Consumer mapping is playing a predominant role in enabling people to use location for personal benefit. It could be to find a store, a restaurant or a friend. It might involve a digital map, or not. The benefits are almost limitless -- finding your cars, notwithstanding.
Consumer mapping got its start back in 2000 when the United States disabled GPS Selective Availability. This not only sharpened GPS accuracy from a blurry 100m down to 3 meters, but laid a foundation that Garmin and others used to build an personal navigation device industry. These early devices spoke a foreign language of latitudes, longitudes and datums and came with a few apps pre-programmed at the factory. Customization was limited to the uploading of waypoint datasets through a cable attached to your PC. But, their limited functionality didn't mean they weren't useful, as I discovered with an app I built for a group tour of Paris in 2002. My app started with a copy of the Fodors Paris travel guide, from which I chose general attractions and other must see sites in and around Paris. I entered their names and addresses in Microsoft MapPoint, which geocoded and plotted as pushpins annoted with latitude & longitude coordinates. (Google Maps didn't exist so I couldn't use its Satellite view to verify the geocodes.) I printed the maps on a few sheets of paper, and with my Garmin eTrex GPS headed off to Paris.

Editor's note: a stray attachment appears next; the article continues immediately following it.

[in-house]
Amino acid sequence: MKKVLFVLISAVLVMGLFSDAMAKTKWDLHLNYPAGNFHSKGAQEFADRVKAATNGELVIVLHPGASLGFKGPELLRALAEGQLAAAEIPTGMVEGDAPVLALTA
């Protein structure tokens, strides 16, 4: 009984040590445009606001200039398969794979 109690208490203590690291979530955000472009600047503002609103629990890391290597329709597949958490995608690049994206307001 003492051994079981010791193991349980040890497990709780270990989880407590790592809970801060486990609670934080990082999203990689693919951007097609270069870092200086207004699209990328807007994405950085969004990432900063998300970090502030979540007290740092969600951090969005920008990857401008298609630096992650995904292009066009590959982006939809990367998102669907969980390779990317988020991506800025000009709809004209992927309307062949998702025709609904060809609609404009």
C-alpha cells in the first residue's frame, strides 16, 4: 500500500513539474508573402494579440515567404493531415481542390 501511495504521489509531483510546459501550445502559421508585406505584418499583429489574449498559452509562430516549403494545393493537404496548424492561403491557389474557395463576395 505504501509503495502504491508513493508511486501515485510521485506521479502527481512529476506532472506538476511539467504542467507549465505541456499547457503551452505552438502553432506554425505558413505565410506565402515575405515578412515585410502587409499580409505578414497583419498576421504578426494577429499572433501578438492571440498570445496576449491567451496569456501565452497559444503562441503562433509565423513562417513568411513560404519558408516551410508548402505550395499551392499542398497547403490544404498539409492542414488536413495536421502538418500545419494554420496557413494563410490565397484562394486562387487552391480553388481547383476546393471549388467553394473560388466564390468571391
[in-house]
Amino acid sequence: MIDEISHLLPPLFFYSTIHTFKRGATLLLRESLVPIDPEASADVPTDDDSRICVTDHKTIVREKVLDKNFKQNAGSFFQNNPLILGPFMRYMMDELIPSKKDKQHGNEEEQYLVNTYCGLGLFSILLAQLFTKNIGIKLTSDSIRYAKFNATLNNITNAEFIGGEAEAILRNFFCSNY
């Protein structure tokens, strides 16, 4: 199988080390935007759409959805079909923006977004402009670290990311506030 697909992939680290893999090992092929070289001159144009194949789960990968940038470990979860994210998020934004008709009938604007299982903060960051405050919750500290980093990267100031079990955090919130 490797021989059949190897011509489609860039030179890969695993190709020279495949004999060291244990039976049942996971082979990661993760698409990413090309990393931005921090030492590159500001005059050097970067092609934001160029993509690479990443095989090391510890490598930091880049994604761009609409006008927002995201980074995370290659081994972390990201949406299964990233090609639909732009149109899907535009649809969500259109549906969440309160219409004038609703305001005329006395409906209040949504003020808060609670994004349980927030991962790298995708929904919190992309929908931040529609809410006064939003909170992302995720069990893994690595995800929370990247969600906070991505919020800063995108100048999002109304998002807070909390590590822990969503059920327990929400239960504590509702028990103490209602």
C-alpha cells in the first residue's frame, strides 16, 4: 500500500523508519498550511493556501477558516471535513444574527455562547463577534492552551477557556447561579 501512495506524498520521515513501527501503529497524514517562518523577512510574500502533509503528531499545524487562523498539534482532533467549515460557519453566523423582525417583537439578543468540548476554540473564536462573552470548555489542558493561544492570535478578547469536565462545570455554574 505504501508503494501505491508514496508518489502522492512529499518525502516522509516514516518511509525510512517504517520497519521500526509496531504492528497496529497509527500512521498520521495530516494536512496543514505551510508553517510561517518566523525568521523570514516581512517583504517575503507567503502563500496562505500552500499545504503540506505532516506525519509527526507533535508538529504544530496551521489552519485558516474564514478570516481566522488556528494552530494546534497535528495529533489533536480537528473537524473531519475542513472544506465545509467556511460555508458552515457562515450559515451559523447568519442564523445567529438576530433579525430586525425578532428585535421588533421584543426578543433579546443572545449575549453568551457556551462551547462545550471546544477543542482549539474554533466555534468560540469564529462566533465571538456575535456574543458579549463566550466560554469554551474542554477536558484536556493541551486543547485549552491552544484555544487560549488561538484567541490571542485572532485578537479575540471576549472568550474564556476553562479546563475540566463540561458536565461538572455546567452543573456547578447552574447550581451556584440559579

So, when we were standing in front of the Louvre and needed directions to the Notre Dame Cathedral, I would fire up my eTrex, get a location fix, reference my custom maps, and headed off south-east for two kilometers. It was my first trip to Paris, but in a way it felt like I had lived there my whole life.
A few years later, I replaced the eTrex with a Bluetooth GPS puck, and MapPoint with a programmable cellphone. I fashioned a number of apps for this bespoke platform. On a good day, the apps would get a location fix in about one minute, standing still, out in the open. Of course, if I was in a downtown corridor or demoing an app to a client, I never got a fix. The potential was there, but the execution wasn't. And if you experimented with a truly convergent device like the Garmin iQue 3600 (which combined an eTrex with a Palm Pilot) or the Nokia N95 (which added Internet connectivity) you would have experienced the same thing: a minute to the first fix, if you were lucky, and only outdoors.
Imagine a cellphone that required you to stand outside, then wait a minute -- or more -- before you could place a call? GPS could deliver 3m accuracy, but not a location fix within seconds, indoors or out.
And that is what consumers needed.